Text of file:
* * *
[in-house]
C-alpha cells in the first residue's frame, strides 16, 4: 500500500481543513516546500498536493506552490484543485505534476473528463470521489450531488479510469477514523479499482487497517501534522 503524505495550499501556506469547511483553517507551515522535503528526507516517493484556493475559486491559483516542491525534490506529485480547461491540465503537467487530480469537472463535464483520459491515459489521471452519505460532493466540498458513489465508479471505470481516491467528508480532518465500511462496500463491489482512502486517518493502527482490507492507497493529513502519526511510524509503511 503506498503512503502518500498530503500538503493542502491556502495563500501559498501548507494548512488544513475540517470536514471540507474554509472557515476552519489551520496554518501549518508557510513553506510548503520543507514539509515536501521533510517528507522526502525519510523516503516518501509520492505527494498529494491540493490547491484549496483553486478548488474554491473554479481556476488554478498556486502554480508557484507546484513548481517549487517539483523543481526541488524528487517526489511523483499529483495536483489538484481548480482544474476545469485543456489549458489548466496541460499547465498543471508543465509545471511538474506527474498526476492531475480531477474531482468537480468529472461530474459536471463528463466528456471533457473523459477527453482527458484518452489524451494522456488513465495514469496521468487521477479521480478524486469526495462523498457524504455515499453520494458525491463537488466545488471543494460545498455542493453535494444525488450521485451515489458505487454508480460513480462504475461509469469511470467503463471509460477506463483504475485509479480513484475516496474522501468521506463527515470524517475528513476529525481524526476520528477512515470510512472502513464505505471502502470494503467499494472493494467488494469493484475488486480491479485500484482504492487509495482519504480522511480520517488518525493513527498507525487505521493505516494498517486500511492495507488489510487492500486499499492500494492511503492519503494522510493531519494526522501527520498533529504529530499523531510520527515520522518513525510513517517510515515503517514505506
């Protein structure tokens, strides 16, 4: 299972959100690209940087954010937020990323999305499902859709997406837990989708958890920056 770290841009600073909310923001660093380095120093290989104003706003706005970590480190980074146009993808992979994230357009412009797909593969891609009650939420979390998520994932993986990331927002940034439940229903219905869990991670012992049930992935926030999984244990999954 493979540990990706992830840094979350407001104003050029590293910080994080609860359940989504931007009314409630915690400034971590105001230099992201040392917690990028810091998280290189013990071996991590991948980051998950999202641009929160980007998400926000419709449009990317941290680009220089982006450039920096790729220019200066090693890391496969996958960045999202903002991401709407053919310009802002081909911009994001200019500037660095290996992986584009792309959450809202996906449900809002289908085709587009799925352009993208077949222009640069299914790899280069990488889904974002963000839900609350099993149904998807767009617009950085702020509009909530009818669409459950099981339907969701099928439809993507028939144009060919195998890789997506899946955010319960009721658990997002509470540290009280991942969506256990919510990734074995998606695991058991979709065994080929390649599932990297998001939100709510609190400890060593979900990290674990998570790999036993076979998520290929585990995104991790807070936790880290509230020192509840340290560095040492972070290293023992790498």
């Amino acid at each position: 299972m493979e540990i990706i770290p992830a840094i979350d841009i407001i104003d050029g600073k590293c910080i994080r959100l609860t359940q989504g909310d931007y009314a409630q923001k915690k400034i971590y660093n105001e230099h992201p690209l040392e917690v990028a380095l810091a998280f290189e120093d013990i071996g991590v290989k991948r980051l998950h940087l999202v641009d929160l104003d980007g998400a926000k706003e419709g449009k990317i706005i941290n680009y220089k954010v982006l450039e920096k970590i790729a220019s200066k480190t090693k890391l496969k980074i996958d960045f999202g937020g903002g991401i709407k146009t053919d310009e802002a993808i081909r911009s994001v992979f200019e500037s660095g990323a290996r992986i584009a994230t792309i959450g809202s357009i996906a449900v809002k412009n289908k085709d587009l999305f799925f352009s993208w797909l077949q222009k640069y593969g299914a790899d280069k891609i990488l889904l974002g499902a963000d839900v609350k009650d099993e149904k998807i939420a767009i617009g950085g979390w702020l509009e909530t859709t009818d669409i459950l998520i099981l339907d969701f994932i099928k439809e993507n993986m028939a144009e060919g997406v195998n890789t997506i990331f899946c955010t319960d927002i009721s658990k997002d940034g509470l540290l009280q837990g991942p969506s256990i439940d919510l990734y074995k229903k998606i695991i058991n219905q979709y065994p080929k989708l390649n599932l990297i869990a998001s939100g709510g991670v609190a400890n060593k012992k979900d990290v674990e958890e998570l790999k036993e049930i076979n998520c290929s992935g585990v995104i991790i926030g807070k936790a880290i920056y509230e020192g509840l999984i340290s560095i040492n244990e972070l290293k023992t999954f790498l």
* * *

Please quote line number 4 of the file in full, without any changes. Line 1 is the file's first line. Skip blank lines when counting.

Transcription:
């Amino acid at each position: 299972m493979e540990i990706i770290p992830a840094i979350d841009i407001i104003d050029g600073k590293c910080i994080r959100l609860t359940q989504g909310d931007y009314a409630q923001k915690k400034i971590y660093n105001e230099h992201p690209l040392e917690v990028a380095l810091a998280f290189e120093d013990i071996g991590v290989k991948r980051l998950h940087l999202v641009d929160l104003d980007g998400a926000k706003e419709g449009k990317i706005i941290n680009y220089k954010v982006l450039e920096k970590i790729a220019s200066k480190t090693k890391l496969k980074i996958d960045f999202g937020g903002g991401i709407k146009t053919d310009e802002a993808i081909r911009s994001v992979f200019e500037s660095g990323a290996r992986i584009a994230t792309i959450g809202s357009i996906a449900v809002k412009n289908k085709d587009l999305f799925f352009s993208w797909l077949q222009k640069y593969g299914a790899d280069k891609i990488l889904l974002g499902a963000d839900v609350k009650d099993e149904k998807i939420a767009i617009g950085g979390w702020l509009e909530t859709t009818d669409i459950l998520i099981l339907d969701f994932i099928k439809e993507n993986m028939a144009e060919g997406v195998n890789t997506i990331f899946c955010t319960d927002i009721s658990k997002d940034g509470l540290l009280q837990g991942p969506s256990i439940d919510l990734y074995k229903k998606i695991i058991n219905q979709y065994p080929k989708l390649n599932l990297i869990a998001s939100g709510g991670v609190a400890n060593k012992k979900d990290v674990e958890e998570l790999k036993e049930i076979n998520c290929s992935g585990v995104i991790i926030g807070k936790a880290i920056y509230e020192g509840l999984i340290s560095i040492n244990e972070l290293k023992t999954f790498l």